Fikri Jermadi concludes his look at the short films from the 92nd Academy Awards.
‘The Neighbor’s Window’, directed by Marshall Curry, tells the story of Alli (Maria Dizzia) and Jacob (Greg Keller). Middle-aged parents to three young children, theirs is a life seemingly devoid of fun and excitement, exacerbated by their constant viewing of their neighbours’ life, a young, early 20s couple who seems to spend much of their time having the time of their lives. This is a voyeur’s journey made possible by the apparent lack of curtains in New York, making things a lot more open than you might find comfortable.
Not that this is an uncomfortable film to watch. Far from it, for the focus is primarily on the reactions of Alli and Jacob. At its core is a consideration about desire. On one level, we’re talking about a physical, more sexual desire that, in this film, is awakened by the neighbours’ active sex life. The more pertinent focus, however, is a look at that which we do not have. A question of what if, rather than what is; in peeking into the life of others, Alli and Jacob (but particularly Alli) find themselves feeling (even more) dissatisfied with that which they already have.
Even though they are, in many ways, ahead of the curve, the yearning for their youth beget a feeling that it is wasted on the young. However, I like how this film can be thought of as a critique on millennials and their ilk. This common refrain is often based on how modern technology like Instagram and Facebook have led to pointless distractions. Not particularly constructive to begin with, this can also lead to a diminished self-esteem, making us desire more of what others have.
This is a problematic assertion, of course, because while the above may not be all that helpful in forming a firm sense of self (at least at a certain age), they merely amplify that which already exist. For instance, Alli’s constant scrutiny of her neighbours is simply a more analogue method of processing the same insecurity often seen in the digital world. One particular scene stands out, with Alli’s wondering about her neighbours’ life being contrasted by Curry with Jacob looking at his phone.
Emerging from that deep dive, ‘The Neighbor’s Window’ is actually a fun ride. While there is little that truly surprises, I can imagine it being a hit for those whose definition of a good film dependent on whether there is a ‘good’ message baked into the narrative. There are also several moments of humour, puncturing the initial impression that this is a reworking of Alfred Hitchcock’s ‘Rear Window’. If anything, given the publicity with which much of the actions are carried out, the film considers the front we project to others.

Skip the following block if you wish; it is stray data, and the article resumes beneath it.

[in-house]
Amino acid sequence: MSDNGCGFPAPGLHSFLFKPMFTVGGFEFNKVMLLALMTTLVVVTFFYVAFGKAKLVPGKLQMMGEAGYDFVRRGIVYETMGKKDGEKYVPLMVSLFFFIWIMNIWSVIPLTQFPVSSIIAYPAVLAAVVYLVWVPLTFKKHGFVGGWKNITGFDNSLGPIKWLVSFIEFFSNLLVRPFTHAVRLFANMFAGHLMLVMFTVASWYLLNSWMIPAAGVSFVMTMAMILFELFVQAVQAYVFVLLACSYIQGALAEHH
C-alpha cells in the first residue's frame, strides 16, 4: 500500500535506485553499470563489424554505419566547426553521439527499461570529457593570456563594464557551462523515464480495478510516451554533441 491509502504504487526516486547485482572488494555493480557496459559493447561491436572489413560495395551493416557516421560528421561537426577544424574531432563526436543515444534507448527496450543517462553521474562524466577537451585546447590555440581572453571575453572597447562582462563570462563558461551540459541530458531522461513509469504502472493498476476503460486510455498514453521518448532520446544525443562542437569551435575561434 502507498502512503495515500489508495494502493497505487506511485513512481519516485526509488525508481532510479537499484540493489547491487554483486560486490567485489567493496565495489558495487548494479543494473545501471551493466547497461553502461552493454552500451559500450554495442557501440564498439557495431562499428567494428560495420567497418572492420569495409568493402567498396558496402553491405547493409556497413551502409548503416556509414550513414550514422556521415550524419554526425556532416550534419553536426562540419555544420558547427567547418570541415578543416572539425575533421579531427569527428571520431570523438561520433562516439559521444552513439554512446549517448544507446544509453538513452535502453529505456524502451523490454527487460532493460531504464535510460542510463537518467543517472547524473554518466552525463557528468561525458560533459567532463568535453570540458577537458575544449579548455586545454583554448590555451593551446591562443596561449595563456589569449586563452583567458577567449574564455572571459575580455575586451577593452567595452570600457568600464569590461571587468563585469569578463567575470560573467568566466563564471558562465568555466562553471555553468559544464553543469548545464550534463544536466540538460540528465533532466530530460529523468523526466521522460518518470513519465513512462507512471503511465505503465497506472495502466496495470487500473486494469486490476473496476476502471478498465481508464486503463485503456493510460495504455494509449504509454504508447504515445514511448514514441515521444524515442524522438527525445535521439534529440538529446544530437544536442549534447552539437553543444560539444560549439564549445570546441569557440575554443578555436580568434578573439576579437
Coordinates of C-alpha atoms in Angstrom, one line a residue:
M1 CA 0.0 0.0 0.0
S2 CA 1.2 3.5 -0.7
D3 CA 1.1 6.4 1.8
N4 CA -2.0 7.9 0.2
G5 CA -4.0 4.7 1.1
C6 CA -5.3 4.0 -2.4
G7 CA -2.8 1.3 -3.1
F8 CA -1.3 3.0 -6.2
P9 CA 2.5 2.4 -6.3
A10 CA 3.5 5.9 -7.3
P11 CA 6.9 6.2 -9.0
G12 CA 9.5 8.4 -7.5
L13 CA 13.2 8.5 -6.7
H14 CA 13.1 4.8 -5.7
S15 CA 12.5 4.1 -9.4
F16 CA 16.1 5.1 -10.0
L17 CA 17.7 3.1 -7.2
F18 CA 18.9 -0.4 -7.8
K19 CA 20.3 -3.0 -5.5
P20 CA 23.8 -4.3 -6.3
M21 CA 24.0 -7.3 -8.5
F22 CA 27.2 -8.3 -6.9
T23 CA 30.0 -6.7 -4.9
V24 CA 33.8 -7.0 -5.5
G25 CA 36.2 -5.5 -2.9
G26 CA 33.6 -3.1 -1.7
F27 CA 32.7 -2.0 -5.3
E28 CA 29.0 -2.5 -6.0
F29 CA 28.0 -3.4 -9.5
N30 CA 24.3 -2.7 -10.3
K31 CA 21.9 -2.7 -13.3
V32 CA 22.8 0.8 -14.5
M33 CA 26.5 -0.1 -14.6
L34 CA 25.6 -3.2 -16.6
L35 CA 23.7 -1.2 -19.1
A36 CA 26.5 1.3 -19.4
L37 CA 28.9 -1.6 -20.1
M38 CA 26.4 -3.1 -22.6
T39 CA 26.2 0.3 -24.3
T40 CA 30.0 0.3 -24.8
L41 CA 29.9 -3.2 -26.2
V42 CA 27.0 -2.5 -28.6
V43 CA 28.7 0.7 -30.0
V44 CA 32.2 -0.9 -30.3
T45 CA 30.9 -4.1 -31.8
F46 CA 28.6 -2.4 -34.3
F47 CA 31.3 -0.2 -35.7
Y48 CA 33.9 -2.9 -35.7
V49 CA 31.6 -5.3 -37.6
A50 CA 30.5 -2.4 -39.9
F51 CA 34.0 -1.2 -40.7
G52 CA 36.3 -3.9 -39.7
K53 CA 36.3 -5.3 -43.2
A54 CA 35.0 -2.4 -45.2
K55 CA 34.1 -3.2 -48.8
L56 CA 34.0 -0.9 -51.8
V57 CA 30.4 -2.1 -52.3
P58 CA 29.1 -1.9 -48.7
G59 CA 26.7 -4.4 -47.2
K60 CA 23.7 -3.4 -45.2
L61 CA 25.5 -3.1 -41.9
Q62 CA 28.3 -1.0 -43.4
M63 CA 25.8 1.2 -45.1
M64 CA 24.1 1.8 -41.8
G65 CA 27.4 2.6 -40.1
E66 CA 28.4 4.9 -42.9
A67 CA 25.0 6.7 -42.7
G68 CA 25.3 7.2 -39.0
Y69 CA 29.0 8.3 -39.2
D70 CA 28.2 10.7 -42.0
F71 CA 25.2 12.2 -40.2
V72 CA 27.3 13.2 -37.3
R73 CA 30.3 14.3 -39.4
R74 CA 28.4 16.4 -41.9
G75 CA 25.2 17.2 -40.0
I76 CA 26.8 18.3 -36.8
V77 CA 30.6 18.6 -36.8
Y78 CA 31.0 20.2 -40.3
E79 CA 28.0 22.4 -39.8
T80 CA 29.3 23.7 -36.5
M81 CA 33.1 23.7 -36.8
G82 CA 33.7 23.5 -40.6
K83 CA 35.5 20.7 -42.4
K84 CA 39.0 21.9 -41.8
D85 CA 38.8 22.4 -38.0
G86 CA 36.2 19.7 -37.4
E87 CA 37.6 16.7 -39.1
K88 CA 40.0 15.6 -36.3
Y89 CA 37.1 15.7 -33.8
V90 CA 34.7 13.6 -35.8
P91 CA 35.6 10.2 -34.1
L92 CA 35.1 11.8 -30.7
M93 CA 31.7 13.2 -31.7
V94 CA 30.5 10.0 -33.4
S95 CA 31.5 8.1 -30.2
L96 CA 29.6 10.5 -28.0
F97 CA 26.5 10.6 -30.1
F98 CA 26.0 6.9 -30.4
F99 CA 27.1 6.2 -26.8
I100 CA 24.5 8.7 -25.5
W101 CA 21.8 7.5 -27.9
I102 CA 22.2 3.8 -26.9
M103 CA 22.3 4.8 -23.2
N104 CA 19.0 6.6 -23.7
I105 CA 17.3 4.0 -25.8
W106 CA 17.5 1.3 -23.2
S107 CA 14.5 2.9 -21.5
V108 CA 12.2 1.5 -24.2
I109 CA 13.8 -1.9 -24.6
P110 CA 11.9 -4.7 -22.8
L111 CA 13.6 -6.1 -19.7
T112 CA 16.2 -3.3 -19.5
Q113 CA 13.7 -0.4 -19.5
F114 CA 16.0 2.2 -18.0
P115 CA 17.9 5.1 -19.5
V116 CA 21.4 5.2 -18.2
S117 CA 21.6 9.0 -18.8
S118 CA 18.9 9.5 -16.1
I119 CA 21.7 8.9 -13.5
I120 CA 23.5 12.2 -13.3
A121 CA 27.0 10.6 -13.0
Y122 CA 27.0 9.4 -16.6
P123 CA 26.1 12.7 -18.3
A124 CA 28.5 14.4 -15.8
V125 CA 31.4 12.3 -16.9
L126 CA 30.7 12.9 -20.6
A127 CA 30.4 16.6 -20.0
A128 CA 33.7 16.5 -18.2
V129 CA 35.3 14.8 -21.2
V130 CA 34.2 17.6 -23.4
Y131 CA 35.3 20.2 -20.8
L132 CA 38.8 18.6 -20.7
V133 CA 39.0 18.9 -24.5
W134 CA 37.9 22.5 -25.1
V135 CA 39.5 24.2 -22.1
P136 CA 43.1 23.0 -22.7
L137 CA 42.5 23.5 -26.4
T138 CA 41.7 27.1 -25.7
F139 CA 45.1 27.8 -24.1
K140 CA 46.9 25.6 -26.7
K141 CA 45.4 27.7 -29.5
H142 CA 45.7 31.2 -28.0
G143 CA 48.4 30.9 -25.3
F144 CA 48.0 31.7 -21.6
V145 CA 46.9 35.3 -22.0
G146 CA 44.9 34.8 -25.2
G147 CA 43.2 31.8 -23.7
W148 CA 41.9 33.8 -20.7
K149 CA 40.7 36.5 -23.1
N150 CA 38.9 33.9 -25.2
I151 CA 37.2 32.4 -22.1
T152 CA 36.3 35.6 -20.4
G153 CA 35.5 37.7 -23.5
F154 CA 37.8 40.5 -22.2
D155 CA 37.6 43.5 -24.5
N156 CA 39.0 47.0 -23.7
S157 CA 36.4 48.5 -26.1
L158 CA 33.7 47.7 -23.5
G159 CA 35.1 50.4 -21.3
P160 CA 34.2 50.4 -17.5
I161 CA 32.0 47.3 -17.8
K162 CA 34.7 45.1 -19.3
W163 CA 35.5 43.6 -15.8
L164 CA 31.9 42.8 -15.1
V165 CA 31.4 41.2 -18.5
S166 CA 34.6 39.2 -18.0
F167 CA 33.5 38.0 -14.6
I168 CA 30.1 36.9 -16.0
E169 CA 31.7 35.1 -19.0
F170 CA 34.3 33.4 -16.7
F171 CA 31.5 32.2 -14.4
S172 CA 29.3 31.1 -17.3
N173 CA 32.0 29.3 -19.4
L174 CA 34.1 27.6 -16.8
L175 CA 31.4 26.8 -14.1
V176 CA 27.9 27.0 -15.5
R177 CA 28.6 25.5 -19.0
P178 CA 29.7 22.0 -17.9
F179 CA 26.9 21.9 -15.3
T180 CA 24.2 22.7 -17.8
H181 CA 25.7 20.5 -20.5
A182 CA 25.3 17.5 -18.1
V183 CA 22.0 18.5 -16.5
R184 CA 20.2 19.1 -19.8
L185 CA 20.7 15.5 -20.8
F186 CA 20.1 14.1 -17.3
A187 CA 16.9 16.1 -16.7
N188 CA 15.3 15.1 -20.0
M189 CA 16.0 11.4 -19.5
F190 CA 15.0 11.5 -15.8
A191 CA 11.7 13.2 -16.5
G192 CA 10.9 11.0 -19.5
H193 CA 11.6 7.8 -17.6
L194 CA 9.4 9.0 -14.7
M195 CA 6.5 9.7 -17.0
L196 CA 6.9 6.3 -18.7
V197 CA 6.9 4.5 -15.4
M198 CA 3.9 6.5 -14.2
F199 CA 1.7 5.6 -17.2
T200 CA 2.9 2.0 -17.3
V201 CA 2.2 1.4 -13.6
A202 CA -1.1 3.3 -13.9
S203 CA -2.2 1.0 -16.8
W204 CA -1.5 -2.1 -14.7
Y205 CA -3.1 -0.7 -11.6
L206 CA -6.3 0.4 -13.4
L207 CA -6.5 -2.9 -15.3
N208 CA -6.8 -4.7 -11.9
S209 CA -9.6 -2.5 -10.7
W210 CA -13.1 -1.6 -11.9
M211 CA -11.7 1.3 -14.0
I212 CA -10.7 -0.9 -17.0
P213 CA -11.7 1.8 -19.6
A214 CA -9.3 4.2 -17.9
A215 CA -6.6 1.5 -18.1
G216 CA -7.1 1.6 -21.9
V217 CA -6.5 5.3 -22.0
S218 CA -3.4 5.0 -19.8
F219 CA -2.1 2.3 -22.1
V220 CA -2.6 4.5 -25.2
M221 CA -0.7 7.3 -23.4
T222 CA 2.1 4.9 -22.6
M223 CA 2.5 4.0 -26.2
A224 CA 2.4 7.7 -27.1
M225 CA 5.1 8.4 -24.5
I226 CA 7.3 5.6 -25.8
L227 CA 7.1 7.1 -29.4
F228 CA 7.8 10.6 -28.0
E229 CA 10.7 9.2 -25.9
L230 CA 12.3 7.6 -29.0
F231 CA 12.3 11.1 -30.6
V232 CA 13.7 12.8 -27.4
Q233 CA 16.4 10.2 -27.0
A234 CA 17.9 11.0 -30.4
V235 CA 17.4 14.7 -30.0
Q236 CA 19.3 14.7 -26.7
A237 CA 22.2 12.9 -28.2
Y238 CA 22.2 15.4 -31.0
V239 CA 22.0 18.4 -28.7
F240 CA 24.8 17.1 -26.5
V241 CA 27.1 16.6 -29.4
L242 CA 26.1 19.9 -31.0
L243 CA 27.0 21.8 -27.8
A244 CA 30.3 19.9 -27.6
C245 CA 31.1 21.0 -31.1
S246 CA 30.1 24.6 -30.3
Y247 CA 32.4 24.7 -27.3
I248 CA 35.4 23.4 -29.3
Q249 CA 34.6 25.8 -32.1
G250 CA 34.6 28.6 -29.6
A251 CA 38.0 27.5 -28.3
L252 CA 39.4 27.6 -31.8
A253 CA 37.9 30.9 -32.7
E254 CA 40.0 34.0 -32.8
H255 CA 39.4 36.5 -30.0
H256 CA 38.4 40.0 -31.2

Continuing the relative bonhomie is ‘Nefta Football Club’. It is a Tunisian story following two brothers, Mohamed (Eltayef Dhaoui) and his younger, more naïve sibling, Abdallah (Mohamed Ali Ayari). Keen football fans, they spend of their time arguing over who is the best football player of all time; while Mohamed’s choice of Lionel Messi is not particularly controversial, Abdallah’s constant support of Riyad Mahrez (from neighbouring Algeria) is more questionable, to put it mildly.
It is in Algeria that we meet Salim (Lyes Salem) and Ali (Hichem Mesbah), two drug traffickers who had hinged their hopes on a donkey crossing the border to carry their goods. Predictably, this is a plan with many holes, one of which would lead Mohamed and Abdallah to the donkey instead. This is where much of the film’s hilarity begins, aided with cuts of a local football match played between kids on a dusty plain in their working class neighbourhood.
This is a bigger picture footballing context which adds another layer of joy here; Mohamed’s assertion that all players take dope is a cue not only for my snarky mental comment (“Don’t be silly, they haven’t played for Juventus!”), but a foreshadowing tool for the rest of the plot. However, I wish to focus on the pacing of the story. In watching these films, I was initially a little dispirited by having to watch films clocking in around the 20-minute mark, requiring a reworking of my schedule for a comfortable viewing session. However, both ‘The Neighbor’s Window’ and ‘Nefta Football Club’ are enjoyable enough that the minutes breeze by, which is always a good sign.